Antihypertensive Effects of a Central Arteriovenous Anastomosis Are Mediated Through Profound Reduction in Systemic Vascular Resistance
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Device-based therapies increase therapeutic options for the treatment of hypertension for patients who fail polypharmacy because of adverse reactions or choice. Here we report the physiology related to a device, which uniquely addresses the structural pathogenesis of hypertension. Creation of a fixed-size central arteriovenous anastomosis mechanically causes an immediate and significant reduction of blood pressure (BP).1 We present the first detailed hemodynamic findings before and after implantation of the ROX Coupler.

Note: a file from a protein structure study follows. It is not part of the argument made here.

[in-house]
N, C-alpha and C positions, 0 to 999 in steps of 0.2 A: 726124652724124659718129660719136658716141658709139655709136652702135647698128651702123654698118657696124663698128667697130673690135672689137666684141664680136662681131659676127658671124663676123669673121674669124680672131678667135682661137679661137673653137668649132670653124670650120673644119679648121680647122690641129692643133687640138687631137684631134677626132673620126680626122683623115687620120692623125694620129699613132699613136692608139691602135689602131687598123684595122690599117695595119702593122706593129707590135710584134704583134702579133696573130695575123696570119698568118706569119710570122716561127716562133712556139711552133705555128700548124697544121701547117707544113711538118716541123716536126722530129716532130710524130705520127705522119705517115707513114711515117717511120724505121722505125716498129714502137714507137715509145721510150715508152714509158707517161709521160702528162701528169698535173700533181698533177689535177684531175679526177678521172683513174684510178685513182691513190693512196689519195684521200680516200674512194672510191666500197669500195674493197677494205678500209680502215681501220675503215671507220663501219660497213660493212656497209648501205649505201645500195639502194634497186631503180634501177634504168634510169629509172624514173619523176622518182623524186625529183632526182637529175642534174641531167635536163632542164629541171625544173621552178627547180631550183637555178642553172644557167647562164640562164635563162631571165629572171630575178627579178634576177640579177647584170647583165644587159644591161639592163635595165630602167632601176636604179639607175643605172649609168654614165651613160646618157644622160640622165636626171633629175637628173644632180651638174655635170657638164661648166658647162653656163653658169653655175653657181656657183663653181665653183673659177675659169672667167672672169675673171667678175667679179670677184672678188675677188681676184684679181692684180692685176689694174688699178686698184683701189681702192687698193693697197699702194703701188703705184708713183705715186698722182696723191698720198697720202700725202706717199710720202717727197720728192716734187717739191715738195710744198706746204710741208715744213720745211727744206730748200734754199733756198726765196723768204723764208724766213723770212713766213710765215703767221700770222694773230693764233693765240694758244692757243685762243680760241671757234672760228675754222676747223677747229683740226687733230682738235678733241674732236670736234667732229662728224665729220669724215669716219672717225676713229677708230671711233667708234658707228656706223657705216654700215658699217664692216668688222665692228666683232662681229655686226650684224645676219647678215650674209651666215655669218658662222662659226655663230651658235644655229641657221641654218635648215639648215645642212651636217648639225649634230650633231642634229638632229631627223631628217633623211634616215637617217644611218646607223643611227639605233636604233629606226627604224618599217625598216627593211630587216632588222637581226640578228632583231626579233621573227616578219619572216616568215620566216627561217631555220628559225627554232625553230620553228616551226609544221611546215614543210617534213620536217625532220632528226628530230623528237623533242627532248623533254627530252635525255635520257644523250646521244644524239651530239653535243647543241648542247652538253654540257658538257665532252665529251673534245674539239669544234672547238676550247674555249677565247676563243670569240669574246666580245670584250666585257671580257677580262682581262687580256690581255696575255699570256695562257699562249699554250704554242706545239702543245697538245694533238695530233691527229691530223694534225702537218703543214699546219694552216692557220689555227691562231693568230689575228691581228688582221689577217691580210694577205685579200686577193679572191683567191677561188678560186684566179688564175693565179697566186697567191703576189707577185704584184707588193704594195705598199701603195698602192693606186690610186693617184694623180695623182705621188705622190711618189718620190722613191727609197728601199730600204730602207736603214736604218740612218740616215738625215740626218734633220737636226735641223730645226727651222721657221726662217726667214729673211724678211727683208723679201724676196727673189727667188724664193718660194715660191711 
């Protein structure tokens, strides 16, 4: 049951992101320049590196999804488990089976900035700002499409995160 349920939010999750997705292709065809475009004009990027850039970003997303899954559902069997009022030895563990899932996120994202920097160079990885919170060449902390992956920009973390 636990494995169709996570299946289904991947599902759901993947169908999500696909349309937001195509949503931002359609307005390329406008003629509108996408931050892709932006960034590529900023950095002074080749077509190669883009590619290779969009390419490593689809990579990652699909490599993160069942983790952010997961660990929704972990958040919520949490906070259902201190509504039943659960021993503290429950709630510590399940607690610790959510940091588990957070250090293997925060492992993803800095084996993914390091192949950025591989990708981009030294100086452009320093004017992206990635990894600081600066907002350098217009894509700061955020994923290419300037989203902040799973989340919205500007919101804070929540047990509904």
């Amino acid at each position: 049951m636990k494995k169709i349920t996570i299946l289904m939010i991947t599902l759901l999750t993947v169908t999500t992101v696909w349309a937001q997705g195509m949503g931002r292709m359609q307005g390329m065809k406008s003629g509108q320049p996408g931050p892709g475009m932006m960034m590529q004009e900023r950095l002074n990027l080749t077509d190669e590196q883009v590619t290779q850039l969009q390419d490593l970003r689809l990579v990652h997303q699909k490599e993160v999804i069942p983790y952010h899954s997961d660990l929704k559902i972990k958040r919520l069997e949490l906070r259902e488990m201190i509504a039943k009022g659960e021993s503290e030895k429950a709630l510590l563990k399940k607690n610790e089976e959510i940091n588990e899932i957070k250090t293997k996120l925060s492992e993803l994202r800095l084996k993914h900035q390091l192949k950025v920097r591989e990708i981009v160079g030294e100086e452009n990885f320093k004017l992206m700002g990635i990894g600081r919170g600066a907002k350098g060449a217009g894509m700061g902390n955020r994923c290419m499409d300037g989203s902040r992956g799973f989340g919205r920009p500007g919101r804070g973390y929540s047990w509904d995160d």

A 74-year-old white female with longstanding isolated systolic hypertension complicated by multiple drug intolerances was referred for treatment of her hypertension. She could only tolerate liquid furosemide 20 mg daily, which lowered her office BP from 220/100 mm Hg to 190/90 mm Hg. She exhibited features of raised arterial stiffness with increased pulse pressure and pulse wave velocity, and it was felt that sympathomodulation would not be beneficial for BP control. An arteriovenous anastomosis was created using the ROX coupler, inserted in a standard catheterization laboratory setting under fluoroscopic guidance via an endovascular approach through the femoral vessels (Figure 1).2 In situ, the …